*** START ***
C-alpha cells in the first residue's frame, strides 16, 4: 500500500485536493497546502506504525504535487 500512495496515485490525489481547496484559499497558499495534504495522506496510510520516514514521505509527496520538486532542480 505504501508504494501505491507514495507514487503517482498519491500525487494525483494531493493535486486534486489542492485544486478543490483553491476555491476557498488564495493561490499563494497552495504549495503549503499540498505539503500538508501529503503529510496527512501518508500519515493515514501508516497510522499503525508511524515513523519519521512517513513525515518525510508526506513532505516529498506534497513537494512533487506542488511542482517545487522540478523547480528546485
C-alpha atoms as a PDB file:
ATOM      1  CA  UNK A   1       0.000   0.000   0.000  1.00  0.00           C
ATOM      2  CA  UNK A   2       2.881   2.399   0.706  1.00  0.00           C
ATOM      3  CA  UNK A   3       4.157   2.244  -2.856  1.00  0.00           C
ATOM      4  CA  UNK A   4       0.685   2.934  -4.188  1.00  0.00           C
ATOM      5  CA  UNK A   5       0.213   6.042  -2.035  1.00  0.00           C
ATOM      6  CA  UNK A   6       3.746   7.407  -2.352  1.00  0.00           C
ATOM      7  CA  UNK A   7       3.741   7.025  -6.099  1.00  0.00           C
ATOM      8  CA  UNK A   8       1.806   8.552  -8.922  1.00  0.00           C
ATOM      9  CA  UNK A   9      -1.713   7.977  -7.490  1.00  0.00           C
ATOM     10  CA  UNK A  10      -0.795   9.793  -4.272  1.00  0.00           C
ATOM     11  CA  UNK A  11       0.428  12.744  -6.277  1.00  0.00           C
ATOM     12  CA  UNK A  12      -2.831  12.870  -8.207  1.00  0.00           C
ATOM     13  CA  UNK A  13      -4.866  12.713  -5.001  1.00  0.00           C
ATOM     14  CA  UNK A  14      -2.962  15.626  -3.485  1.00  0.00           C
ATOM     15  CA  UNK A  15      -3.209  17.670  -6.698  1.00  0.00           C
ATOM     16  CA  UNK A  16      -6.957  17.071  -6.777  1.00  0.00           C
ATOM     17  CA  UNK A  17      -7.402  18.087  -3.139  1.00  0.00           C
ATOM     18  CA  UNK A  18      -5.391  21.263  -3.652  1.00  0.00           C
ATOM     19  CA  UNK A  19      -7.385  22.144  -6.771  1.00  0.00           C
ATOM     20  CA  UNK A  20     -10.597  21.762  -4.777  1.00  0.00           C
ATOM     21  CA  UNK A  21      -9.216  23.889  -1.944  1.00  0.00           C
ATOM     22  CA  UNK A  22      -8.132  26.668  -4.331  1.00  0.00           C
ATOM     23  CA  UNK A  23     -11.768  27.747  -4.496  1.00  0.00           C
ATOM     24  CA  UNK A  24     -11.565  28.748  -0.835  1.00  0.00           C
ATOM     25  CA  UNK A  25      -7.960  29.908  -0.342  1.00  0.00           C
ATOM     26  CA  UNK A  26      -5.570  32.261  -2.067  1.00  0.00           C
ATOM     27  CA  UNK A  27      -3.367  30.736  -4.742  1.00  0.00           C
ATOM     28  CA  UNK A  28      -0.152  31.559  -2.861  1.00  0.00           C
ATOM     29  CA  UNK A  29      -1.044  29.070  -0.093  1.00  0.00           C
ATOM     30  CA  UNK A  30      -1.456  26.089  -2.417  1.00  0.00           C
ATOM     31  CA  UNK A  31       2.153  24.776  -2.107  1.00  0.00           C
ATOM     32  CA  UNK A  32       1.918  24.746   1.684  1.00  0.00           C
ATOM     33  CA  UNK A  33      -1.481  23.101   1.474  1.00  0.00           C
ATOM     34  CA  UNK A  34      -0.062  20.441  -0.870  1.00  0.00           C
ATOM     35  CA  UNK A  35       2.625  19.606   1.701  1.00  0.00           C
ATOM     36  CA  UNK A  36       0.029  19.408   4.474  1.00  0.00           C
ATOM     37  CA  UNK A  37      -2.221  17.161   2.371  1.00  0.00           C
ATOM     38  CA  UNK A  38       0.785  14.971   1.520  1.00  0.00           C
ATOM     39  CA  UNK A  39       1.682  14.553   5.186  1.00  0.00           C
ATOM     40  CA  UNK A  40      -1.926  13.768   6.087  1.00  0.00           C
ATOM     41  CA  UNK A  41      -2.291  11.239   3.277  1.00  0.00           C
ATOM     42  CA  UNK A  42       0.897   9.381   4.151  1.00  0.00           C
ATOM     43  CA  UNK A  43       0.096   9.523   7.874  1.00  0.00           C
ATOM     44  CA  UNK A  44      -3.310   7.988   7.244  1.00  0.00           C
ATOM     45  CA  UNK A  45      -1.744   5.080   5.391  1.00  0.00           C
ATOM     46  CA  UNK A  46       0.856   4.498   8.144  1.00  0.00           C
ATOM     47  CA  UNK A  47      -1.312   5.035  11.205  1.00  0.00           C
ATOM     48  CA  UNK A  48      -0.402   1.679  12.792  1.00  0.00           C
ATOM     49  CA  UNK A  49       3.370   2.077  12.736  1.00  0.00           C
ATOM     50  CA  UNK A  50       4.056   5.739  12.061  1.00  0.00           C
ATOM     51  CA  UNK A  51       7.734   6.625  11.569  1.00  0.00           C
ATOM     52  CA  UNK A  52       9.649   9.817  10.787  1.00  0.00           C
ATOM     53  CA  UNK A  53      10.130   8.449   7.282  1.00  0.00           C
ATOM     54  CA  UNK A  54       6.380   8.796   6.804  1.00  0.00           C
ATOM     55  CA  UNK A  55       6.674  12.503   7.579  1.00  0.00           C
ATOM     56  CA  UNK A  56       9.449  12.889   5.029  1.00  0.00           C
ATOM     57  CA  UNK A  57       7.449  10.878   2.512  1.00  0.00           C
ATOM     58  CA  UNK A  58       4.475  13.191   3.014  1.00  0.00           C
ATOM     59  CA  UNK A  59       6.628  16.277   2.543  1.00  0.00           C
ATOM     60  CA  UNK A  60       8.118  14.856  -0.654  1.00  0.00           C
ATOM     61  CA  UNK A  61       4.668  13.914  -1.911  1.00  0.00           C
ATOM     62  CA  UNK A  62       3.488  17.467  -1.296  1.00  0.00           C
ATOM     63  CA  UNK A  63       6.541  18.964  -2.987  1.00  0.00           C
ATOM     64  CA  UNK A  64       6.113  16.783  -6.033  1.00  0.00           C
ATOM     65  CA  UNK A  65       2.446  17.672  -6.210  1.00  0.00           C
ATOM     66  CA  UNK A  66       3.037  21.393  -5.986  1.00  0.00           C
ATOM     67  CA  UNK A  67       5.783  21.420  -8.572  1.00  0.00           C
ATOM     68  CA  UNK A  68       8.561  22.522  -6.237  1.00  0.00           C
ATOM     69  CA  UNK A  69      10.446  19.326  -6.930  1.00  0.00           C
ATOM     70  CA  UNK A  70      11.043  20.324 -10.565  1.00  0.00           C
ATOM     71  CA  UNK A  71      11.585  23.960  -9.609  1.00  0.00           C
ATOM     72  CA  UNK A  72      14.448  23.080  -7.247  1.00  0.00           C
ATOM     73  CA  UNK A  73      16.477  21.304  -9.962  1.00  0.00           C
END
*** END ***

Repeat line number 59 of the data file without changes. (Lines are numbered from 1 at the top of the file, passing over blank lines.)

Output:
ATOM     57  CA  UNK A  57       7.449  10.878   2.512  1.00  0.00           C